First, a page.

• [1.] That some doctrine should be revealed by God, by which he might understand how God stood affected towards him, and he ought to be affected towards God. [2.] That this doctrine being revealed by God, it should be kept safe and sound, free from oblivion and corruption, in some public and authentic record, especially in these last times, when not only the canon is enlarged, but the church propagated far and near, and ob noxious to so many calamities, and men are short-lived, and there are not such authentic witnesses to preserve the credit of a divine revelation. [3.] That this writing and record be known to come from God’s own hand by some infallible proof, to the end that it may be entertained with the more reverence. [4.] To own this authority, and discern God’s mind, we need a suit able faculty, or a heart disposed by the Holy Ghost to receive the proof which God offereth, namely, that we should be renewed in the spirit of our minds, and open our eyes. [5.] It is not enough to own our rule, but we must be continually excited to study it, that we may come to a saving measure of the knowledge of God’s mind in the word. [6.] After some knowledge our ignorance is apt to return upon us, unless the Holy Ghost do still enlighten us and warn us of our duty upon all occasions.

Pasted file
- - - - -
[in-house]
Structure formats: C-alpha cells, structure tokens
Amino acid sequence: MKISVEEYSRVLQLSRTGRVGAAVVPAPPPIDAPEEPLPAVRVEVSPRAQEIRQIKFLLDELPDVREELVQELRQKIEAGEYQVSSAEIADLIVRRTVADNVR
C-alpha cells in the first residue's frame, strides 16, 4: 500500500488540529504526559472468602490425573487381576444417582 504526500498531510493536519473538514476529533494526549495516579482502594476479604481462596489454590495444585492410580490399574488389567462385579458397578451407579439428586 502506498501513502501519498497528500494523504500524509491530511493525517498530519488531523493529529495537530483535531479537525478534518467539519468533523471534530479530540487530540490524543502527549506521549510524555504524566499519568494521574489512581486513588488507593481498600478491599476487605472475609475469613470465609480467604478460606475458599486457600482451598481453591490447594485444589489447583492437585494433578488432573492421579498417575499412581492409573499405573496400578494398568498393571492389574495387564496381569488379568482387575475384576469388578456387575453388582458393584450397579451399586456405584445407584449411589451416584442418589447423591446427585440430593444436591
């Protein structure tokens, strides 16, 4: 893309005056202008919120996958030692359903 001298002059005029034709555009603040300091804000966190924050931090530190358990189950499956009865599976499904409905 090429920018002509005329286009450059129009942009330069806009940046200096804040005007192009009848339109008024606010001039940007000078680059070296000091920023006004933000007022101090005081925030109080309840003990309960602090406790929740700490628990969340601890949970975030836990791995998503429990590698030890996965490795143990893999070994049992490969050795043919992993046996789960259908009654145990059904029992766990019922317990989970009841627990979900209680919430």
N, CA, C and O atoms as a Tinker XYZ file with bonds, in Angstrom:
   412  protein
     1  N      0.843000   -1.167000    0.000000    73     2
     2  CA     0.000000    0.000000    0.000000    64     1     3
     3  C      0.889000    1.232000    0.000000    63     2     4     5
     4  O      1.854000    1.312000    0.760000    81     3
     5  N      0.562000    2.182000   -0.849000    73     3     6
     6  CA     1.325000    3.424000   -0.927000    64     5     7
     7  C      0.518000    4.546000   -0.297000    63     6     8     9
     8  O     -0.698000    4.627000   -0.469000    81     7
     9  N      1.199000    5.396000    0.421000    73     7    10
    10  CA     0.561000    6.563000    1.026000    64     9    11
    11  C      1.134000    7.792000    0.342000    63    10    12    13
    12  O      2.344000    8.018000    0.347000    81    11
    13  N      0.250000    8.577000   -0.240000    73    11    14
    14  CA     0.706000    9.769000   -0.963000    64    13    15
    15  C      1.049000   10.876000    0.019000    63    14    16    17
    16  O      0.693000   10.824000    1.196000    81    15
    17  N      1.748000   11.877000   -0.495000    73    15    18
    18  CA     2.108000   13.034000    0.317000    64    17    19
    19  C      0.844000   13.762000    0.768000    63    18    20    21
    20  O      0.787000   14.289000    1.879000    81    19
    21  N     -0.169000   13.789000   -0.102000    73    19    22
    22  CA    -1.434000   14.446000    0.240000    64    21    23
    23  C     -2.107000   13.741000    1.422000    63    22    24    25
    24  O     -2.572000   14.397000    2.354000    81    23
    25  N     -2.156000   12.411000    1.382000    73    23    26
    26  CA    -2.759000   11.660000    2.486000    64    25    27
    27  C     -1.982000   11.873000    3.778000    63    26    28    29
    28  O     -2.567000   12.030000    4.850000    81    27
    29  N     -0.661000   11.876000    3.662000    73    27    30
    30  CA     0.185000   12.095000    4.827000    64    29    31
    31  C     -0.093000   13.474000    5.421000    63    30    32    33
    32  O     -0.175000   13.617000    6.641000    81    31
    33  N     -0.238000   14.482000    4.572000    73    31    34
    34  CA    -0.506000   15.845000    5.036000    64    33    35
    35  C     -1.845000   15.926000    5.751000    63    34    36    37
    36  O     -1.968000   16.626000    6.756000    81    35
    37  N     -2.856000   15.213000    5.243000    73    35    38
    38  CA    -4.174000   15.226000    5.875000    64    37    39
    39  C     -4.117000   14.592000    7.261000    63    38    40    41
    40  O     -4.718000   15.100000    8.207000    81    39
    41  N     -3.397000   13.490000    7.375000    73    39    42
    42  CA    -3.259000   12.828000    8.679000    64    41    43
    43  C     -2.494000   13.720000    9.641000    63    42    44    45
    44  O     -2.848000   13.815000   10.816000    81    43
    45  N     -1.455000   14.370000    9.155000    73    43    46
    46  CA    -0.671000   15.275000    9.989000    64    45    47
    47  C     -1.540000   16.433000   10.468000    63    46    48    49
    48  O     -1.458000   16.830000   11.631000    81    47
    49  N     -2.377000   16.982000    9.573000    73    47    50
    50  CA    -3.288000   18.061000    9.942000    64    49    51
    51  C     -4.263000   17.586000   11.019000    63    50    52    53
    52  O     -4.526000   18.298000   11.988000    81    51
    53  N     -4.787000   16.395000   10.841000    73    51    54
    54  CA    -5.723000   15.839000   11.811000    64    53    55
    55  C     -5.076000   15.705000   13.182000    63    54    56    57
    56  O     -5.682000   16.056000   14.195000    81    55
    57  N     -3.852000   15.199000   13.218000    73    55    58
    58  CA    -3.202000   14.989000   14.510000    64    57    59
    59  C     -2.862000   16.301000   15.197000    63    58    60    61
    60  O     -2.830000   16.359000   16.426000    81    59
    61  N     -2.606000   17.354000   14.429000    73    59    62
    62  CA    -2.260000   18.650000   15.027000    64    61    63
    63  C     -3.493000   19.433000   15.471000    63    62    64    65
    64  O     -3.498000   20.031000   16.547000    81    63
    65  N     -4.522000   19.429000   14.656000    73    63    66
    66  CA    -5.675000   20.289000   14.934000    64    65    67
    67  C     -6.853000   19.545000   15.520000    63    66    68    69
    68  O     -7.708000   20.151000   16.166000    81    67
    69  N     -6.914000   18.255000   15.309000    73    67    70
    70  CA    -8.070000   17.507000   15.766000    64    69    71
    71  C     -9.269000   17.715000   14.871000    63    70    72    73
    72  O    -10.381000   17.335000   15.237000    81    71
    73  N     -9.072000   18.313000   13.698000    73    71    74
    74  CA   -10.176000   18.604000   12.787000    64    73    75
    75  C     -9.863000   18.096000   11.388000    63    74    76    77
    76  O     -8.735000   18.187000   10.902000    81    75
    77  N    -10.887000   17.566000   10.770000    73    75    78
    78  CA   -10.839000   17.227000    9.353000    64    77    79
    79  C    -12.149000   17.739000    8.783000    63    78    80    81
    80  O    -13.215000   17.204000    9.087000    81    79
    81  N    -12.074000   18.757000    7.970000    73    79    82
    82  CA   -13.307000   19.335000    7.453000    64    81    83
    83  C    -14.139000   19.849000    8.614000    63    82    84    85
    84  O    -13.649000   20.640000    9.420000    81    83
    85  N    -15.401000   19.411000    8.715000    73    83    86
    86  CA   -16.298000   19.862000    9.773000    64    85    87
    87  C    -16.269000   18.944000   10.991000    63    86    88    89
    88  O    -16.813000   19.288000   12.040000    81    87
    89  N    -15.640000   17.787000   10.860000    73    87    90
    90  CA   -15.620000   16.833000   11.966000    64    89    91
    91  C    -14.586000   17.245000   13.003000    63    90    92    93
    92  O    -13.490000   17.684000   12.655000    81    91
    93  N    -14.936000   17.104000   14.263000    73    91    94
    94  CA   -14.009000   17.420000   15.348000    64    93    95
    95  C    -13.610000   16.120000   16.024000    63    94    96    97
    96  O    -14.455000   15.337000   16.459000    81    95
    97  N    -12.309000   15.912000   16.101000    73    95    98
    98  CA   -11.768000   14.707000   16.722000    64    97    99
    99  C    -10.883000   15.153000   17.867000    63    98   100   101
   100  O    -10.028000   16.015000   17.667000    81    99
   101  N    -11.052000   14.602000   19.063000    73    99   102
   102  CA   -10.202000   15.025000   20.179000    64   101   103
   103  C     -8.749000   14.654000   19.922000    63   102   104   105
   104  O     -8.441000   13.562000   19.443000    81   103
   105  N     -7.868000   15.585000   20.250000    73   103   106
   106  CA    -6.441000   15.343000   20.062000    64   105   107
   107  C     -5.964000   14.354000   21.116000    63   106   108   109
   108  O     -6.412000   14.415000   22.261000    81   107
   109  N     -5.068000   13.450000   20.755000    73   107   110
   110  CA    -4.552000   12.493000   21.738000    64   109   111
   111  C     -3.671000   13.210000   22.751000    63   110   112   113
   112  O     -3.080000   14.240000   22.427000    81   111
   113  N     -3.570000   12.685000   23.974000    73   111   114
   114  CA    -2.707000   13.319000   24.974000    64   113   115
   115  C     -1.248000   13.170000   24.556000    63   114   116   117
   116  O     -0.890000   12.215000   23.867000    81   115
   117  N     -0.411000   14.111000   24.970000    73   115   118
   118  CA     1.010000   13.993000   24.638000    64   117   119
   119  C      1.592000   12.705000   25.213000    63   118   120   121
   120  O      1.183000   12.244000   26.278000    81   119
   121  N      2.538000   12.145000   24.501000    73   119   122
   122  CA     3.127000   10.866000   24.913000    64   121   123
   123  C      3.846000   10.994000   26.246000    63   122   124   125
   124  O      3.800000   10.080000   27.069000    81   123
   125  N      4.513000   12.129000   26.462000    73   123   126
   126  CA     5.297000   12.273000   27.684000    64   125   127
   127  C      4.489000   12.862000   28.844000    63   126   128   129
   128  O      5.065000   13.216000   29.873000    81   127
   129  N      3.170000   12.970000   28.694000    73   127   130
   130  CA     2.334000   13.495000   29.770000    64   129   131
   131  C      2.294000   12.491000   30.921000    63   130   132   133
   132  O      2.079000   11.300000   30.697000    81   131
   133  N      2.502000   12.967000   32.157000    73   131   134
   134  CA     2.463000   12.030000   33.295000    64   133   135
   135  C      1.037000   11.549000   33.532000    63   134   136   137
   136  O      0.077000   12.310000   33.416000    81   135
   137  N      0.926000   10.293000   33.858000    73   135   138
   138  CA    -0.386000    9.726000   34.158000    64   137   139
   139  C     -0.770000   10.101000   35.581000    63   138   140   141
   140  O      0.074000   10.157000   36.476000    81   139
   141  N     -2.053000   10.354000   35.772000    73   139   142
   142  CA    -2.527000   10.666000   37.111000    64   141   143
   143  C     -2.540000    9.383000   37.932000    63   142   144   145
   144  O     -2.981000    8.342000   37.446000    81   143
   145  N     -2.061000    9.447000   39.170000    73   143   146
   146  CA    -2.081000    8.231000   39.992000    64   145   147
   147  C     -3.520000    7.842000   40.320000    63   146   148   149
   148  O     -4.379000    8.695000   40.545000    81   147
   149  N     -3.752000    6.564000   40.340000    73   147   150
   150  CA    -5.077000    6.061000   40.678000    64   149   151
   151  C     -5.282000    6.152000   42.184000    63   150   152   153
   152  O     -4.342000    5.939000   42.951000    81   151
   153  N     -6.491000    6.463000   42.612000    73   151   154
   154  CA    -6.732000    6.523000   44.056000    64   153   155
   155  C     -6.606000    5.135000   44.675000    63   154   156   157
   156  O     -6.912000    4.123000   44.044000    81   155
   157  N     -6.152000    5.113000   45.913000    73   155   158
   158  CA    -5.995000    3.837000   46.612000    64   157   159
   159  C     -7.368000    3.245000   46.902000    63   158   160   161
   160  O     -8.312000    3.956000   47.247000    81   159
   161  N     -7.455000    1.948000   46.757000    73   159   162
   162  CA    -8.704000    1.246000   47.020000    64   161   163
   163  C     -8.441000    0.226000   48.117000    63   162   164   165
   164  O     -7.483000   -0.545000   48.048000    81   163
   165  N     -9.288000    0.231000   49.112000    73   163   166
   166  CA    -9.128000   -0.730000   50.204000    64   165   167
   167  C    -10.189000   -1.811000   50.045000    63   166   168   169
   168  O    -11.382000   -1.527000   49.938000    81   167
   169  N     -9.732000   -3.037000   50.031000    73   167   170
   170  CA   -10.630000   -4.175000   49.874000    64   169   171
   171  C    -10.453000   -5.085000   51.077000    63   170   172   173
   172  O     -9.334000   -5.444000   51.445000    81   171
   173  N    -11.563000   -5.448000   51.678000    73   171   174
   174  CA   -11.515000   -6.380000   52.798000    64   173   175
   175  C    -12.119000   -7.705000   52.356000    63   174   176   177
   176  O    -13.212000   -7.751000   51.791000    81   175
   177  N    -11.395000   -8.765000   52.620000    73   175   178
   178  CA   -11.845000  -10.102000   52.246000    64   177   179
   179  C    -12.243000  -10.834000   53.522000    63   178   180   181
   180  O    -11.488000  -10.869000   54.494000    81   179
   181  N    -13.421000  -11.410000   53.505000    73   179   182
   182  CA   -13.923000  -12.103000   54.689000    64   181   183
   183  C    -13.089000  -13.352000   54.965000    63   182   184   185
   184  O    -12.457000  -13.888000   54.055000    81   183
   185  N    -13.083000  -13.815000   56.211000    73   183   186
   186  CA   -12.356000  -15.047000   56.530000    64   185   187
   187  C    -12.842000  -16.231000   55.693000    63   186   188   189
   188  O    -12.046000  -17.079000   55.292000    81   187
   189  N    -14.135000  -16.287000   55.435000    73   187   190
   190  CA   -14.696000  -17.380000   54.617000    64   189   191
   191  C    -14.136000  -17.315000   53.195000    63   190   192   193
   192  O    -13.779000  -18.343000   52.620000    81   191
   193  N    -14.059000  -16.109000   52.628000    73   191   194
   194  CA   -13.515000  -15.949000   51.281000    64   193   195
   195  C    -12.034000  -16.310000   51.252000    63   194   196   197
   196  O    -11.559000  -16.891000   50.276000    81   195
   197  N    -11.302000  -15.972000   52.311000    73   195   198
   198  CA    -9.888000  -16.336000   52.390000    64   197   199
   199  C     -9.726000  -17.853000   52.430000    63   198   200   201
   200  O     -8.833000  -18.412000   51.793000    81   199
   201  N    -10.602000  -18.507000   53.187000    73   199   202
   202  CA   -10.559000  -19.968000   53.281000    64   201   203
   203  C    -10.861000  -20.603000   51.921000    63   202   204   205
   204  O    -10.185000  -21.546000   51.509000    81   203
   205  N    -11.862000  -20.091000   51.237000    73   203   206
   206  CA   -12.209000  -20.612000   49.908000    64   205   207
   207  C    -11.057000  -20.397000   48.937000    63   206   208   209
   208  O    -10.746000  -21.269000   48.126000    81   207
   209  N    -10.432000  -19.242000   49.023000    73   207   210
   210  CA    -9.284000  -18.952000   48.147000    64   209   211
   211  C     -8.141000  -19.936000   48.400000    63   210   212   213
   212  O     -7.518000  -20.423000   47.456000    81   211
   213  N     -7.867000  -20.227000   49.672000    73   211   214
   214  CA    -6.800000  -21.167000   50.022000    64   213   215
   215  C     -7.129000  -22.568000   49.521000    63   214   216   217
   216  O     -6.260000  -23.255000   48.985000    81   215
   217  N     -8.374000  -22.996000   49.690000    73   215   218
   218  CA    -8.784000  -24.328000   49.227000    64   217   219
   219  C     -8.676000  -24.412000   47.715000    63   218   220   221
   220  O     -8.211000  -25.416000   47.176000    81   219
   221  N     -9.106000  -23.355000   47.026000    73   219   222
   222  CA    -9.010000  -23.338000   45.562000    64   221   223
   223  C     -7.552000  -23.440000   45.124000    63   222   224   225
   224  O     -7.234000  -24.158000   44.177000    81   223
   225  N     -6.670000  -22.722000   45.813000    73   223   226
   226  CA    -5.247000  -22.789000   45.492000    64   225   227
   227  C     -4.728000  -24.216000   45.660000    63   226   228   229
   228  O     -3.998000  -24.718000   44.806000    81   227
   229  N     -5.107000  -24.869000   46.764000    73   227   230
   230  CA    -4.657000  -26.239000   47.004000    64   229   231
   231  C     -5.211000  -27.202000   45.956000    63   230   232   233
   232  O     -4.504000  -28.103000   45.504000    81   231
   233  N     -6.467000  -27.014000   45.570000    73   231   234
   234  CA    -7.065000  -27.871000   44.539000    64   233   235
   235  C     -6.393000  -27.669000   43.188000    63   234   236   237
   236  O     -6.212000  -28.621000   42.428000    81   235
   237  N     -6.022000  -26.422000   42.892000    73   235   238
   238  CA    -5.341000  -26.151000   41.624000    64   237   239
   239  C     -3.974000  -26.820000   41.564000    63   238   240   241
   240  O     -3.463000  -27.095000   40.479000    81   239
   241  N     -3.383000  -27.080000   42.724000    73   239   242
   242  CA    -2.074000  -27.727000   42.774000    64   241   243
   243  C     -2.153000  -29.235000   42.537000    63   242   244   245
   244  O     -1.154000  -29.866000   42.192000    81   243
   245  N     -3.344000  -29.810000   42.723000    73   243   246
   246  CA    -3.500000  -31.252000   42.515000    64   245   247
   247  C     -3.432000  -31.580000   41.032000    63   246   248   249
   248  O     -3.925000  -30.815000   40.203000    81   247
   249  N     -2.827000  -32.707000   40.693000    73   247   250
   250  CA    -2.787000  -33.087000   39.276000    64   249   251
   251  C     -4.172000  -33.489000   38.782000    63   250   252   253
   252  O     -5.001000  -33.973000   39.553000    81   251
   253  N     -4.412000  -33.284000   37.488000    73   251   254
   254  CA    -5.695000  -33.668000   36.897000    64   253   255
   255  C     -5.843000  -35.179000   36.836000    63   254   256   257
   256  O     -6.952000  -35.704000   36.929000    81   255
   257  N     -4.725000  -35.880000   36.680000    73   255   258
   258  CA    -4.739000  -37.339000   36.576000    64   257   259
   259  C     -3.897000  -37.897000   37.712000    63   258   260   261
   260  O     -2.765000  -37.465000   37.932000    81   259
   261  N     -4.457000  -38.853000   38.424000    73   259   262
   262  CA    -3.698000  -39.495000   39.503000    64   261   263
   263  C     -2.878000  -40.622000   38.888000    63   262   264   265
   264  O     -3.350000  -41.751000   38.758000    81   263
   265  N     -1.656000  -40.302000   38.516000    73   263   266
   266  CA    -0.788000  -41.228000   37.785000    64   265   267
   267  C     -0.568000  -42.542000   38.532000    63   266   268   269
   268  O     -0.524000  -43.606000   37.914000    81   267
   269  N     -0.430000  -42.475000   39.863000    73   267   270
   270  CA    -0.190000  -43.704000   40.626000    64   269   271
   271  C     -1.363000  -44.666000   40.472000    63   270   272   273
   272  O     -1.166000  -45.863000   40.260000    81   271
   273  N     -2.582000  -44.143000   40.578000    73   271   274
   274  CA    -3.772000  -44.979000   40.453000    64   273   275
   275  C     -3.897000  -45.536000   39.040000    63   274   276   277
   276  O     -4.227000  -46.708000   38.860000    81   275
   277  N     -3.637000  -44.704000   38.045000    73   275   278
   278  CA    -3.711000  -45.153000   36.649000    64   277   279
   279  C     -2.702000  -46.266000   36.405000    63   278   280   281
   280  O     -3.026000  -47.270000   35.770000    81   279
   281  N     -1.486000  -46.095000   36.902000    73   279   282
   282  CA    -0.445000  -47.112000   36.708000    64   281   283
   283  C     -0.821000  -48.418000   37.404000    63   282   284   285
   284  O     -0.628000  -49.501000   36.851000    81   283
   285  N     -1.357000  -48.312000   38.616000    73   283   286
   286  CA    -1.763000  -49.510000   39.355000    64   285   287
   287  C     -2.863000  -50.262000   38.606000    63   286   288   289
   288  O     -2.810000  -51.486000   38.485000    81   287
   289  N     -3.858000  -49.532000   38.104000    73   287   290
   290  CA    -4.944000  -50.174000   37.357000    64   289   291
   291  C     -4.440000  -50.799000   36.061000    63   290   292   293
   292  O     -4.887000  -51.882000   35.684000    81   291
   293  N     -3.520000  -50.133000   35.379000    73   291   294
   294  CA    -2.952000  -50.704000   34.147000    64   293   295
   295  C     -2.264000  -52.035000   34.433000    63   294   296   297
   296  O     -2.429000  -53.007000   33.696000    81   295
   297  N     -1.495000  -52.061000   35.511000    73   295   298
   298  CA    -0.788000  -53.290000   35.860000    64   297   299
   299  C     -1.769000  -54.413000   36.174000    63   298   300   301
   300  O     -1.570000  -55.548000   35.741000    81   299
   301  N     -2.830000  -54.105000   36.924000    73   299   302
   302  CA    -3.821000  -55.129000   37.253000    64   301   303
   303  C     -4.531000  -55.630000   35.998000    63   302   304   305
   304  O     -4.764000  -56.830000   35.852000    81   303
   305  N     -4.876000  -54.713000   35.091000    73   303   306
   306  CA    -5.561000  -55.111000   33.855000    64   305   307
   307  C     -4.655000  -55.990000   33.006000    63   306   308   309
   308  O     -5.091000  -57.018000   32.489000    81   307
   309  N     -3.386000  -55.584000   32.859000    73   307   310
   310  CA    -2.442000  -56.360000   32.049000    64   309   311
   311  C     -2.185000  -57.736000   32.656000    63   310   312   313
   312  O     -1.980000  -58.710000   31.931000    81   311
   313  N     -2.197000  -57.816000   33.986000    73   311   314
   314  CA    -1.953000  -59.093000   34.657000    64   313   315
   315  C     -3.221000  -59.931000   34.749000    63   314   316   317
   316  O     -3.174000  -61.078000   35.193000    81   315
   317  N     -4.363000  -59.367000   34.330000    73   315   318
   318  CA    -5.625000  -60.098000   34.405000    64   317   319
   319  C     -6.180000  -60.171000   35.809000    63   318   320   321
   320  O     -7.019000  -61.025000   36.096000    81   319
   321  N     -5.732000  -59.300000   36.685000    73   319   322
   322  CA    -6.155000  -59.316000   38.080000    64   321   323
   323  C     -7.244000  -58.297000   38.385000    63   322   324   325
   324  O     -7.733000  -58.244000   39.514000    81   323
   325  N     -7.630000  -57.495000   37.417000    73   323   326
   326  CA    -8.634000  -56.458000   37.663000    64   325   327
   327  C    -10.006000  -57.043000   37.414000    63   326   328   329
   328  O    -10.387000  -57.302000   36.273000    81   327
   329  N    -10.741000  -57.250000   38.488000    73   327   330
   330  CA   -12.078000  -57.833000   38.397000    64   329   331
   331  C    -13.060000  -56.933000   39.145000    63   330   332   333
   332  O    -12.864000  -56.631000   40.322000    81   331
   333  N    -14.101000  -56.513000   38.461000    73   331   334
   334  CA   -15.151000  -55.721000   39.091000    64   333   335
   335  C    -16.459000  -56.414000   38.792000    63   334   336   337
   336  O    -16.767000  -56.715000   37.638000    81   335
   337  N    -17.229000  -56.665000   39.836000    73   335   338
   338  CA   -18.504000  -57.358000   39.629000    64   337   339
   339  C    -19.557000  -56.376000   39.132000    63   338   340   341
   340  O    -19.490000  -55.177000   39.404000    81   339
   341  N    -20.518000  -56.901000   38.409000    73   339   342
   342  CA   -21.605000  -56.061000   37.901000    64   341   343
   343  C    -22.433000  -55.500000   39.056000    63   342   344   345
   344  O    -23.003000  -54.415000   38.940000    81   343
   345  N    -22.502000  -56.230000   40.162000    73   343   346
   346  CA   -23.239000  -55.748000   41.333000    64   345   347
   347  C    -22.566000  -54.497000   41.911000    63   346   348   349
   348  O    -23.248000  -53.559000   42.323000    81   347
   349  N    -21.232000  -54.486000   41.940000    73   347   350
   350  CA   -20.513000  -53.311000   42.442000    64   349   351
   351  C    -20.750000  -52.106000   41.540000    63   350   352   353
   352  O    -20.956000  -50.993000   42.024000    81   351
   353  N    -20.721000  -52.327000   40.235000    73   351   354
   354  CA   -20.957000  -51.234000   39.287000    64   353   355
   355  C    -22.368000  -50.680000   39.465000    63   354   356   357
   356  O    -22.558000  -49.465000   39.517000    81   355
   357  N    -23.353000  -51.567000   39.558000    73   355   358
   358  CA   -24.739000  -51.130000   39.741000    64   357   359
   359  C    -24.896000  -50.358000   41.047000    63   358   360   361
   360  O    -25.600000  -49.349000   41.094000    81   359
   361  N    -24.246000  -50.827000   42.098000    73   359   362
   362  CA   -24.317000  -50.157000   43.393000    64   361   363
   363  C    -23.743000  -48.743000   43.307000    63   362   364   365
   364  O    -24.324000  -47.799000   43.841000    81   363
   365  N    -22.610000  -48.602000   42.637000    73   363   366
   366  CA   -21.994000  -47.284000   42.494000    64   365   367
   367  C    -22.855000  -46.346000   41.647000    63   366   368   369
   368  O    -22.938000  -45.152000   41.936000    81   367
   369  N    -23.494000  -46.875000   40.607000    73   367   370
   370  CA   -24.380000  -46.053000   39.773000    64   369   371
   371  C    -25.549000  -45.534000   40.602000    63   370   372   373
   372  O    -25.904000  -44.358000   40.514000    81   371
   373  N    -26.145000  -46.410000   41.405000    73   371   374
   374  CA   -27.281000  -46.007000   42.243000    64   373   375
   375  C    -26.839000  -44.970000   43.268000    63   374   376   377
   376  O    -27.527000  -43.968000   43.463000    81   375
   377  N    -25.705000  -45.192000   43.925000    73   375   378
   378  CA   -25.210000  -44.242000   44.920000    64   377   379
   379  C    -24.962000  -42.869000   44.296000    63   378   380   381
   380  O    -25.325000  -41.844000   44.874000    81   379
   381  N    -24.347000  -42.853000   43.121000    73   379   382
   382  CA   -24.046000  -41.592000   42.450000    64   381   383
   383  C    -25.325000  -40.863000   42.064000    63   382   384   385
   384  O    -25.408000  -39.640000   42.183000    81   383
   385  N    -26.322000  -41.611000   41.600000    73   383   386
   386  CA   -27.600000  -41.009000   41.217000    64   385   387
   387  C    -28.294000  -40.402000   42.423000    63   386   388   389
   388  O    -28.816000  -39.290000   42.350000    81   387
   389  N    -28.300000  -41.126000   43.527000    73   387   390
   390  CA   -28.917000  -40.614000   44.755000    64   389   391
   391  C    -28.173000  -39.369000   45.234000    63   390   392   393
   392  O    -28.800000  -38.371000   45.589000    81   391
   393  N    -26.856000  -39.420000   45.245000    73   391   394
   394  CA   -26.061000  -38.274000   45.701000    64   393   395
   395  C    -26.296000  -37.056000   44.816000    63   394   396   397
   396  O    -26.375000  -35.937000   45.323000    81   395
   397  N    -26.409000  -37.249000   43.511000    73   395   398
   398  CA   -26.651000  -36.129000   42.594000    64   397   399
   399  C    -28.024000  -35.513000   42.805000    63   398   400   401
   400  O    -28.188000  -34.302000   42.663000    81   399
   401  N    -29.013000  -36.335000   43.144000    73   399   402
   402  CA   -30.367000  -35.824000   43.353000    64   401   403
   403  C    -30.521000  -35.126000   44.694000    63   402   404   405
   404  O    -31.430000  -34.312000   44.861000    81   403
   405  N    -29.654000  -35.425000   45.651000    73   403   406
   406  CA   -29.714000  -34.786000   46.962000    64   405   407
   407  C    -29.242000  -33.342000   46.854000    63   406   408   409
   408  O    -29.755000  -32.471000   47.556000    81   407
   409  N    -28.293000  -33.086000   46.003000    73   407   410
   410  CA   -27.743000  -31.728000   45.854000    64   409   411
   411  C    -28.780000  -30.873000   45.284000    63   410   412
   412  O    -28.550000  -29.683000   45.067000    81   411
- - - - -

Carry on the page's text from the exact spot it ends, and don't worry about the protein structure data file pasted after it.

• Use 2. In the sincerity of your hearts go to God for his teaching. God is pleased with the request.
  • 1. The way of God’s statutes is worthy to be found by all. 2. So hard to be found and kept by any. 3. It is so dangerous to miss it, that this should quicken us to be earnest with God. 
  • 1. It is so worthy to be found; it is the way to eternal life and to escape eternal death; and in matters of such a concernment no diligence can be too much: Prov. 15:24, The way of life is above to the wise, to depart from hell  beneath.’ It is the way that leadeth to life and true happiness.